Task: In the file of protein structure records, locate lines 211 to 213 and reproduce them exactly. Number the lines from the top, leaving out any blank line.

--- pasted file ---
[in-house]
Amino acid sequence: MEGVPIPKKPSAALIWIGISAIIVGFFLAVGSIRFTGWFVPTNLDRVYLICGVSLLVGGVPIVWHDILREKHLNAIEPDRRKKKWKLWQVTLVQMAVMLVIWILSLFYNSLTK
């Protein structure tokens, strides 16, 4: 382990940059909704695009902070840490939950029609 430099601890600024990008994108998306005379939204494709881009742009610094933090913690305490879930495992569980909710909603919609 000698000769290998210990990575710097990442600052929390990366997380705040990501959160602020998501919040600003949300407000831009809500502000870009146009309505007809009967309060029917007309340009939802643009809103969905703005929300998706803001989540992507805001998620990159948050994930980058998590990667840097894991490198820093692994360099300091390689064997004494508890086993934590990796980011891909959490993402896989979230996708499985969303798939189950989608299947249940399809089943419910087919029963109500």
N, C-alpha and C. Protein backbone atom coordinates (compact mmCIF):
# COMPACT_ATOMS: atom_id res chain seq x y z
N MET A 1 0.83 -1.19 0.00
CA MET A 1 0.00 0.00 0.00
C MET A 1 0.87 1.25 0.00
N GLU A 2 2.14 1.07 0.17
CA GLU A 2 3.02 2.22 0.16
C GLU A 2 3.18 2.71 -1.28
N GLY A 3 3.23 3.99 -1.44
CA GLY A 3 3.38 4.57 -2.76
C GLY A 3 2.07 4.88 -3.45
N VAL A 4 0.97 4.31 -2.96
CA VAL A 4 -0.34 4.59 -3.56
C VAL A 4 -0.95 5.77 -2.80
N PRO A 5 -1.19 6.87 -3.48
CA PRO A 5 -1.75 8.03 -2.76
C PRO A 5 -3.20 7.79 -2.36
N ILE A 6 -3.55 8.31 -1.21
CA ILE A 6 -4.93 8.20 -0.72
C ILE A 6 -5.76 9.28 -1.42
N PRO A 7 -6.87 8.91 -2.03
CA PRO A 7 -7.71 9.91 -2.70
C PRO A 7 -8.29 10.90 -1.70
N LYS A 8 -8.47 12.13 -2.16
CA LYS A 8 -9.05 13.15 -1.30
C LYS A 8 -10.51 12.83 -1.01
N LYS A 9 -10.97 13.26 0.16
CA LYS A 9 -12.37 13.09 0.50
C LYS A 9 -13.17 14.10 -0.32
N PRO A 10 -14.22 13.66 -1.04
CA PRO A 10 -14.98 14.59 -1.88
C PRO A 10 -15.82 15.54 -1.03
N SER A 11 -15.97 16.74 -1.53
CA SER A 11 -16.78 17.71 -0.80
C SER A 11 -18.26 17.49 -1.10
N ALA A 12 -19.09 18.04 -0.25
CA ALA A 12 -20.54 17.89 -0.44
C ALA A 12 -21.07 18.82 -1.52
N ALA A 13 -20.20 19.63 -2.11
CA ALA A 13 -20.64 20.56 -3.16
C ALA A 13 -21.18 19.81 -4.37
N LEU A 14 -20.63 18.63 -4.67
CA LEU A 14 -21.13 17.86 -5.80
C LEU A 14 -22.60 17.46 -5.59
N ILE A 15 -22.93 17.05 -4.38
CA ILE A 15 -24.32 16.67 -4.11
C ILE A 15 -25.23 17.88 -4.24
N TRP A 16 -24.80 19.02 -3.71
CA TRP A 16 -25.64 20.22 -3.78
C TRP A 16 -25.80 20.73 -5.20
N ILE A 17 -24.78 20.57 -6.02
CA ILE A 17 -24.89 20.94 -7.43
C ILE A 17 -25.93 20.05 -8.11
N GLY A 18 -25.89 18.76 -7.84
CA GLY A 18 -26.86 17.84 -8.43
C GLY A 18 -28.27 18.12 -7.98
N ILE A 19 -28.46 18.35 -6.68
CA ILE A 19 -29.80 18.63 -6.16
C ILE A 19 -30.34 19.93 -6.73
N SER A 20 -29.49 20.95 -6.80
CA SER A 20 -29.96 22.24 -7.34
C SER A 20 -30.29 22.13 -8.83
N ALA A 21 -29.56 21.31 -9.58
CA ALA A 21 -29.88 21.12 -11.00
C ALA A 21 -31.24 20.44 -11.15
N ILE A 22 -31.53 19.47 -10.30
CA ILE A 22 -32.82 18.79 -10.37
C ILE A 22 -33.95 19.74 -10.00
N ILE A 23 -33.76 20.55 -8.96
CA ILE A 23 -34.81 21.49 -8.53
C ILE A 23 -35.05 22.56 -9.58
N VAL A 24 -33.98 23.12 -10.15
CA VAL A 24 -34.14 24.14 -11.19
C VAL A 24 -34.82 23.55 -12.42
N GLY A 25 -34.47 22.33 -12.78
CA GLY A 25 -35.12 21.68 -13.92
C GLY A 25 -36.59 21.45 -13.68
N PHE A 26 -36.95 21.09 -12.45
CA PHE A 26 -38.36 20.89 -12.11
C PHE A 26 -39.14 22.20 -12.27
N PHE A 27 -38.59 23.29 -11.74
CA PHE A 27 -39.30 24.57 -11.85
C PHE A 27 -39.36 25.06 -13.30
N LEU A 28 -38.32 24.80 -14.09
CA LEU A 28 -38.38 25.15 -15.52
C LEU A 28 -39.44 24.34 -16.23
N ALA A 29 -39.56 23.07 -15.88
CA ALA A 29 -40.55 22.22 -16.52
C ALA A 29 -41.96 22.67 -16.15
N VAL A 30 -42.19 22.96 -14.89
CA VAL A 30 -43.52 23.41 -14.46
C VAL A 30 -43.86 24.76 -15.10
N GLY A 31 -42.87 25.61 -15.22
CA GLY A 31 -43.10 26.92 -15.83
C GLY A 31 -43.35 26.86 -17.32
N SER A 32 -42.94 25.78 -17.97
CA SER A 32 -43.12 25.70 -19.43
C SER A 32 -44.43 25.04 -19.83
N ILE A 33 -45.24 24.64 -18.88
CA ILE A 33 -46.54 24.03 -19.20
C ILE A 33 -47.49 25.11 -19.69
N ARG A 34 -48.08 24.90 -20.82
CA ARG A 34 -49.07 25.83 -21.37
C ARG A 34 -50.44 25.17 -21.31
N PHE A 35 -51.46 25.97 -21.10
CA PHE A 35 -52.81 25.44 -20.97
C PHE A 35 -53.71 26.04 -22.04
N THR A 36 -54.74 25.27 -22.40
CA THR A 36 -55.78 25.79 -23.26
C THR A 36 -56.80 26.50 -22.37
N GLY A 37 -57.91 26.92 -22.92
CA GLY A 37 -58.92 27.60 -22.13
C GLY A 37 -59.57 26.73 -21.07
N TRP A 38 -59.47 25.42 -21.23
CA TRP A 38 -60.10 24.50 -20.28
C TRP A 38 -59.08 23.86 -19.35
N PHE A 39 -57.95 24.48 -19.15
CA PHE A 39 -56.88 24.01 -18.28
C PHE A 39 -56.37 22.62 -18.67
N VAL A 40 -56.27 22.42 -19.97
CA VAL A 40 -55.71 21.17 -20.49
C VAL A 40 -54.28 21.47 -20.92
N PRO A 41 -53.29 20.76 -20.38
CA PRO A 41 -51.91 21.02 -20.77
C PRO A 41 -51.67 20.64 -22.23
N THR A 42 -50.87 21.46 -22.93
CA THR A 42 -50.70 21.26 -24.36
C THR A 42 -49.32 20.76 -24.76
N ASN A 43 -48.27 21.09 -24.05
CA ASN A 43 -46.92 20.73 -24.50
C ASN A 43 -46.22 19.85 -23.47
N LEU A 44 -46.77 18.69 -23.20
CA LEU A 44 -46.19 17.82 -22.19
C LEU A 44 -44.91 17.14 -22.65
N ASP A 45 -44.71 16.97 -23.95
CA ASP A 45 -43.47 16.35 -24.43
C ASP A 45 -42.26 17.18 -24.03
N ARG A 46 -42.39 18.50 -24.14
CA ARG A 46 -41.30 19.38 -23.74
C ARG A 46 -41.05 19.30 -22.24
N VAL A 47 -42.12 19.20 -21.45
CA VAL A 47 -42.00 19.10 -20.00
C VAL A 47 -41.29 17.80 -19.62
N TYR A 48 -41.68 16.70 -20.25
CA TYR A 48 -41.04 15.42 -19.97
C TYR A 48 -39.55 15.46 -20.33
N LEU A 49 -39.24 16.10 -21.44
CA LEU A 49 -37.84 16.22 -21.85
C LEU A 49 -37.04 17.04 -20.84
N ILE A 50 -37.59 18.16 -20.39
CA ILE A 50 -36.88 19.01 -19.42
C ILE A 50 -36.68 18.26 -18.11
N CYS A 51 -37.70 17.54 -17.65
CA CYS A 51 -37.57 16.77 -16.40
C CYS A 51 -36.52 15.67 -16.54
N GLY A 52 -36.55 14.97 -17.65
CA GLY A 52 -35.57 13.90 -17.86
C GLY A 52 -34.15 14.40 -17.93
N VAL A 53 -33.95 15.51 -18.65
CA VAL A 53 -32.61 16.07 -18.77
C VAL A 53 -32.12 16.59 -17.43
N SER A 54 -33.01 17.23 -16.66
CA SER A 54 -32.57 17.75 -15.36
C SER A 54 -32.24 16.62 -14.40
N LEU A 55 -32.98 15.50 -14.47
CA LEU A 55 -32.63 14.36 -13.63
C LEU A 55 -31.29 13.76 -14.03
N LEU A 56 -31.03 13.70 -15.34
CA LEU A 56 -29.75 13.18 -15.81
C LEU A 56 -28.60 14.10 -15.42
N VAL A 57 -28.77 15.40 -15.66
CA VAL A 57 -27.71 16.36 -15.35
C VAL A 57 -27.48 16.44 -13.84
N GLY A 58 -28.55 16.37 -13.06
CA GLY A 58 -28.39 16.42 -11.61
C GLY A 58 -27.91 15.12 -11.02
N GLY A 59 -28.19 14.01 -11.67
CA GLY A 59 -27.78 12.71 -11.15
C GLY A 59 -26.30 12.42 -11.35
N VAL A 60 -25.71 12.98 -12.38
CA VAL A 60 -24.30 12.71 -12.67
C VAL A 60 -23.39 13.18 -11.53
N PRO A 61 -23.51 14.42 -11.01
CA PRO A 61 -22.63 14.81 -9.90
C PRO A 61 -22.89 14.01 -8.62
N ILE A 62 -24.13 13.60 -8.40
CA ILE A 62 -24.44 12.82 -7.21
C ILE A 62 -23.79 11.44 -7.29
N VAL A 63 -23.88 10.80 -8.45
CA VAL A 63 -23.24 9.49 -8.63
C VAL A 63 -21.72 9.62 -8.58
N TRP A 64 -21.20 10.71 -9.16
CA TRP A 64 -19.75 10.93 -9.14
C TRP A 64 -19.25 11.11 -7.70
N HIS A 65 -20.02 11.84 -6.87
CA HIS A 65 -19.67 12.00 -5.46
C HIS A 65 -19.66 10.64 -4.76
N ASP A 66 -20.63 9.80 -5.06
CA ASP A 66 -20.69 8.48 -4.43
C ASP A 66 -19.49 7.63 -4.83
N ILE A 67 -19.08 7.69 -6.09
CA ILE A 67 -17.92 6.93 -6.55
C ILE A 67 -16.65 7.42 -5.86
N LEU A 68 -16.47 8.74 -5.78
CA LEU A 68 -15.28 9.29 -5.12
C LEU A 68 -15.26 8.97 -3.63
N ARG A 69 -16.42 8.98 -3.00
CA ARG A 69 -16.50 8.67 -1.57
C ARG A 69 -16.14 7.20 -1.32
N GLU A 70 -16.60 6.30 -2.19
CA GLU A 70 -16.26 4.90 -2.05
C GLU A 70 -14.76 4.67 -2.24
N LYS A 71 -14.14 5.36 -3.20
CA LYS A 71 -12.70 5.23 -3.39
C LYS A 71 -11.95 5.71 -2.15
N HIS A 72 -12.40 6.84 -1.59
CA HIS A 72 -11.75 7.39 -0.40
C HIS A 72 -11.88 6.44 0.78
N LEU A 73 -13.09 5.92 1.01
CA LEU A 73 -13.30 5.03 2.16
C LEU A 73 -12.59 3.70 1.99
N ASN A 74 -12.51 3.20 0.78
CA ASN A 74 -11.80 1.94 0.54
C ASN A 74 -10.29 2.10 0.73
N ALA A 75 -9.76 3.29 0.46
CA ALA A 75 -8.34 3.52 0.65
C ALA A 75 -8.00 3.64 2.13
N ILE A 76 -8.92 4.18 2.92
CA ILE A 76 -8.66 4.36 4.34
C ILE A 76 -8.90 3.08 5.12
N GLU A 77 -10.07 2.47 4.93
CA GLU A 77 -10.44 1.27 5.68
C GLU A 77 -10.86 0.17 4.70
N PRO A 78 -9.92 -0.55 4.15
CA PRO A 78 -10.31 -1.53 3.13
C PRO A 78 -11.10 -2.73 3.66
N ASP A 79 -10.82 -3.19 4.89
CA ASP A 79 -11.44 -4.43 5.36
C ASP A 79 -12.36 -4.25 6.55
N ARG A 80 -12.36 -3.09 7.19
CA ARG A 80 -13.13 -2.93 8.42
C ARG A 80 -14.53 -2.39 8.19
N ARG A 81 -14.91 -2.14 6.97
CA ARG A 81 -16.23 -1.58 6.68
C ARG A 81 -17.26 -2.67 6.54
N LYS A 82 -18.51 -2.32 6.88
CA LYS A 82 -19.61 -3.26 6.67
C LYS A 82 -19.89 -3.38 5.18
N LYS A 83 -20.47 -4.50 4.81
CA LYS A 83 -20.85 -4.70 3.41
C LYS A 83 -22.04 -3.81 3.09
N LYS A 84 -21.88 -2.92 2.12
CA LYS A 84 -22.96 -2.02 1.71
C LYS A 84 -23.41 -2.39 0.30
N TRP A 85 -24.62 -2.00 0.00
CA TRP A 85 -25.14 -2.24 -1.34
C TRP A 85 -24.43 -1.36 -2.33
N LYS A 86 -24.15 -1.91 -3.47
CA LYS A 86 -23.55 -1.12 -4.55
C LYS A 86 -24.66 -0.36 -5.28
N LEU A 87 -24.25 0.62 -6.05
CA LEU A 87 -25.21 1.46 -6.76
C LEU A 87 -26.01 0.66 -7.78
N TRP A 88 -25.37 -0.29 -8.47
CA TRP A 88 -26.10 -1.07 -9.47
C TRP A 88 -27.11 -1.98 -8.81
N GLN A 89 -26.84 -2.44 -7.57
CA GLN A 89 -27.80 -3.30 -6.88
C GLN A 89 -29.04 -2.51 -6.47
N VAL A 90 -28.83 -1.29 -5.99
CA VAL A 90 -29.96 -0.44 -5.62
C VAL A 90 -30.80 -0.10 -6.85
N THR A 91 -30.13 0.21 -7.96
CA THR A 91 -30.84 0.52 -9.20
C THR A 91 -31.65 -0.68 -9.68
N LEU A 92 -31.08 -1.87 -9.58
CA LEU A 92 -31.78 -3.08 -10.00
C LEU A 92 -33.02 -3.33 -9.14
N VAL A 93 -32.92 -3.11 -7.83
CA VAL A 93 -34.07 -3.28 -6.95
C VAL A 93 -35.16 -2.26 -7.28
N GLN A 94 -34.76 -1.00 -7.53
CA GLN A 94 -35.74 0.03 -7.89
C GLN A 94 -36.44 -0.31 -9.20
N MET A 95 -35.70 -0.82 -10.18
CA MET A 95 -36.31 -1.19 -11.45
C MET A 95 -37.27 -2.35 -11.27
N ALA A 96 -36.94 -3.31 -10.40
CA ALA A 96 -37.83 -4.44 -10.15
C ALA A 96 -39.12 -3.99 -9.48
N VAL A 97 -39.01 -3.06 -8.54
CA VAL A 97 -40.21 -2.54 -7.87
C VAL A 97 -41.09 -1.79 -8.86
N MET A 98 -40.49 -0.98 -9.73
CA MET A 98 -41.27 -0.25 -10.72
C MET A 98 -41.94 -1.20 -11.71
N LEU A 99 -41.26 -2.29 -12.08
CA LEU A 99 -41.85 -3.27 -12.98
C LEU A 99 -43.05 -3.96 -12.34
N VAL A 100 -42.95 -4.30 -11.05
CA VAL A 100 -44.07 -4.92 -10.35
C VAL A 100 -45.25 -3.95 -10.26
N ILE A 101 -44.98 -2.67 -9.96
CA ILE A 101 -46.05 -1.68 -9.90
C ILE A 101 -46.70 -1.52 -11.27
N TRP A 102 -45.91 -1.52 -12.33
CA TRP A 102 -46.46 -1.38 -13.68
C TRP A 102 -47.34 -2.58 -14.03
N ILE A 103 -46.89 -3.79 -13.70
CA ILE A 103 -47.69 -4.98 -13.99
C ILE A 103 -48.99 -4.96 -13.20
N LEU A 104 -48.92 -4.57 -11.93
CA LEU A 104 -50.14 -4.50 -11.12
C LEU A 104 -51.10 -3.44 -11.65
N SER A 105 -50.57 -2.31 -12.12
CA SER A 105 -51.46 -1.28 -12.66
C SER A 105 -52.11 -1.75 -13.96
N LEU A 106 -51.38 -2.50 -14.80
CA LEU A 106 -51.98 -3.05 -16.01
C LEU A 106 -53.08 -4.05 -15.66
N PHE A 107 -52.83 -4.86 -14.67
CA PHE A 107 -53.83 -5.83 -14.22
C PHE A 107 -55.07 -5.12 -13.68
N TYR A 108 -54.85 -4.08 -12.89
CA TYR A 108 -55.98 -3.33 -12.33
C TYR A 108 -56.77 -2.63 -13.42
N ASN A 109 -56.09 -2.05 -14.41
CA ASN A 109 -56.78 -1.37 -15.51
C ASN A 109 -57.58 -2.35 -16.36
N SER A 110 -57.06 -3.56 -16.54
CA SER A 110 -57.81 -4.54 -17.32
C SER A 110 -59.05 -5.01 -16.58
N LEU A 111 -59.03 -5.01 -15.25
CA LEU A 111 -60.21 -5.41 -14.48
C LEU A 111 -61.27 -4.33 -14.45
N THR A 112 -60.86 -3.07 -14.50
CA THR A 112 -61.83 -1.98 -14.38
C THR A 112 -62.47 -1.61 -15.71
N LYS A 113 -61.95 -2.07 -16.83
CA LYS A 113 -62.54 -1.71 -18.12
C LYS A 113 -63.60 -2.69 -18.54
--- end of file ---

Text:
CA ARG A 69 -16.50 8.67 -1.57
C ARG A 69 -16.14 7.20 -1.32
N GLU A 70 -16.60 6.30 -2.19